And as far as why he’s taking on the country’s strongman or trying to leave a successor, the scholar says Corral has his eyes on a bigger prize.

“Madero is the connection to the old PAN leadership in Mexico City. He thinks that by having Madero as governor, he will support his own presidential candidacy because Corral thinks he can be the next president of Mexico,” says Schmidt, who has tracked Mexican politics for the past 40 years.

What’s in it for the U.S.-Mexico border?

No state in Mexico shares as much border with the United States as Chihuahua. Its 582 miles stretch from just east of the Arizona-New Mexico border to Texas’ Big Bend.

Hundreds of U.S.-run manufacturing plants in Chihuahua send billions of dollars’ worth of parts and components to America every year. And, prior to the pandemic — and likely after it’s brought under control — tens of thousands of people crossed the border to see family, shop or just visit.

Schmidt says that’s unlikely to change because both countries’ federal governments regulate the movement of people and merchandise across the border.

“The relationships between El Paso and Juarez are of a federal nature. You may have someone who is more sympathetic to work together but I would say it’ll be status quo,” he said.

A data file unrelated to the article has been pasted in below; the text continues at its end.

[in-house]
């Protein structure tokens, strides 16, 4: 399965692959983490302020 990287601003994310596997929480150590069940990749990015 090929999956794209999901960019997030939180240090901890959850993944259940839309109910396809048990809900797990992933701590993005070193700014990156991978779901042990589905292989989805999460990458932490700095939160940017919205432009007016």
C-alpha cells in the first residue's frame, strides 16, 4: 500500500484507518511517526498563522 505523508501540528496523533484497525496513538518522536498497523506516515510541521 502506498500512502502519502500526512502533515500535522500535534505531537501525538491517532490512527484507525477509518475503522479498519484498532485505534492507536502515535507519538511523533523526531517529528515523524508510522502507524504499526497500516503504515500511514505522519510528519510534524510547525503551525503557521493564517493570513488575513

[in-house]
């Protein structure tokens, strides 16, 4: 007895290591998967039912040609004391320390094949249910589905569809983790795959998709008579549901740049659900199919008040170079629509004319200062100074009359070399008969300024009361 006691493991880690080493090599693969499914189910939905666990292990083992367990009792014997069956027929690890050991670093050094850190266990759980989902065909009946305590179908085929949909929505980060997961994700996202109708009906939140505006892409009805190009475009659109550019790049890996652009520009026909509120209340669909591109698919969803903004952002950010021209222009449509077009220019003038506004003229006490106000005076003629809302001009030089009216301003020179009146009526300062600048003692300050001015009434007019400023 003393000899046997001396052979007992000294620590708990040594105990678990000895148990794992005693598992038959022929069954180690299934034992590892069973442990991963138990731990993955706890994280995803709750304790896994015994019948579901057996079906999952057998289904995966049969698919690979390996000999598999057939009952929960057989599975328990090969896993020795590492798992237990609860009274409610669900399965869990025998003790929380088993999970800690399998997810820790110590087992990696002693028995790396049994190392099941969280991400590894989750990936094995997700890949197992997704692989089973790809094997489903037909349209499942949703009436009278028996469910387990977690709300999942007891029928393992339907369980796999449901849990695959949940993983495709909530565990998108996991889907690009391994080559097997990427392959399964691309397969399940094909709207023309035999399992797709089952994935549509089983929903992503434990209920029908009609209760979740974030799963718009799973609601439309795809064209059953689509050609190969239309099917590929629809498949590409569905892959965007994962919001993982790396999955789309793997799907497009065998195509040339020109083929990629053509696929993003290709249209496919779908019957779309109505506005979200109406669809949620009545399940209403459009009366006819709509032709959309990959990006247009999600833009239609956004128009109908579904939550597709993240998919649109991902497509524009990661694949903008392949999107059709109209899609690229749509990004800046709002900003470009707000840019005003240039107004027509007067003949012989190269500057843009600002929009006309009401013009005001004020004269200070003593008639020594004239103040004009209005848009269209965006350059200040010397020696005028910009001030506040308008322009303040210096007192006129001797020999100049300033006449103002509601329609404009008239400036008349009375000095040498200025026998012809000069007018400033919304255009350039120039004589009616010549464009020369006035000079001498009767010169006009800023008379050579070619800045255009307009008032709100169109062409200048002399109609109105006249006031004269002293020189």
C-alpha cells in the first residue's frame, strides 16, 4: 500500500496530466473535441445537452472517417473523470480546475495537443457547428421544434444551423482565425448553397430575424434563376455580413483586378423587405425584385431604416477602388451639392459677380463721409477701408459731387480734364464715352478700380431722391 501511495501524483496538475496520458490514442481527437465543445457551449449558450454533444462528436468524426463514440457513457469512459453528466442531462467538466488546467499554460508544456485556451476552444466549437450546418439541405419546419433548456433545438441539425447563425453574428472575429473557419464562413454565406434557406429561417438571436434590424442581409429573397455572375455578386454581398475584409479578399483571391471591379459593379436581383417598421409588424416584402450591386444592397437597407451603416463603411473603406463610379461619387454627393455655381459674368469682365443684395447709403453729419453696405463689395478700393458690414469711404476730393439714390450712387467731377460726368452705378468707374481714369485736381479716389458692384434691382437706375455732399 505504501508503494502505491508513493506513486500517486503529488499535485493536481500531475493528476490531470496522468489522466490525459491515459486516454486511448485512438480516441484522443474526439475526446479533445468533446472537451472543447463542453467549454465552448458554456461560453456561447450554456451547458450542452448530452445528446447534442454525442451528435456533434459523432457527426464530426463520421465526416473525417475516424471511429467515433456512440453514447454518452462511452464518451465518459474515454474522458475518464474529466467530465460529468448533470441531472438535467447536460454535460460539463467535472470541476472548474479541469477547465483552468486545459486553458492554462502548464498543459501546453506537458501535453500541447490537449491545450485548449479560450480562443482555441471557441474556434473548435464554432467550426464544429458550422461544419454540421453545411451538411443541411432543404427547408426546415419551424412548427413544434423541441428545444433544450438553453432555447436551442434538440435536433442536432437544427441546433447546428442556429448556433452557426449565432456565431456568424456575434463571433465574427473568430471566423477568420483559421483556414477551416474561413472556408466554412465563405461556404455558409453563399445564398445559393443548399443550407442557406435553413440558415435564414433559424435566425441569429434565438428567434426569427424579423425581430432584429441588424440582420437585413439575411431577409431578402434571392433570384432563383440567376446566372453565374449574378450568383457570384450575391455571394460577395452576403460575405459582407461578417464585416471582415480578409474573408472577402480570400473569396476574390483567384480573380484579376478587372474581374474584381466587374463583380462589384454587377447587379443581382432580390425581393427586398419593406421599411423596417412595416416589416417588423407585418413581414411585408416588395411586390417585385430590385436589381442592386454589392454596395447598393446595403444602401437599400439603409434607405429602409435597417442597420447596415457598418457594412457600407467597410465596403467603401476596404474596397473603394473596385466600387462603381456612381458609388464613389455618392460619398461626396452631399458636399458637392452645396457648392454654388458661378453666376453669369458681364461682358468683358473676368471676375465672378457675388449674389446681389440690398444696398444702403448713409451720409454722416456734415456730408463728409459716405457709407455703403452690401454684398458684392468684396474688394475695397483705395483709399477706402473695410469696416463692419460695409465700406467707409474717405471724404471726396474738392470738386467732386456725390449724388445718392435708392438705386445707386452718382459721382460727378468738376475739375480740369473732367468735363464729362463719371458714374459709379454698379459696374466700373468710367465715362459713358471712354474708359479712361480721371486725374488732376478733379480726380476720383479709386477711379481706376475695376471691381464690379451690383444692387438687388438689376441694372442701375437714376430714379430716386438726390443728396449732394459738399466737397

But Jerry Pacheco, president of the Border Industrial Association, says having a dependable ally on the other side of the border does have a big impact at the local level.

“Yes, it will have a big effect on trade whether the governor is going to be willing and aggressive to work with us or he or she perceives that there are more important issues that are not trade,” Pacheco said.

He said Corral’s administration early this year co-hosted a delegation of Taiwanese investors looking at Santa Teresa, and in October participated in a trade mission with New Mexico promoters to Taiwan.

For instance, cross-border commercial activity has outgrown the facilities at the port of Santa Teresa, New Mexico. “We have a need to redesign and reconstruct this port of entry; we’ve outgrown it. We can’t do that unless we have a good relationship and the support of the governor of Chihuahua,” he said. “The governor of Chihuahua is just as important to us at the local level as our own state politicians because we need support on both sides of the border.”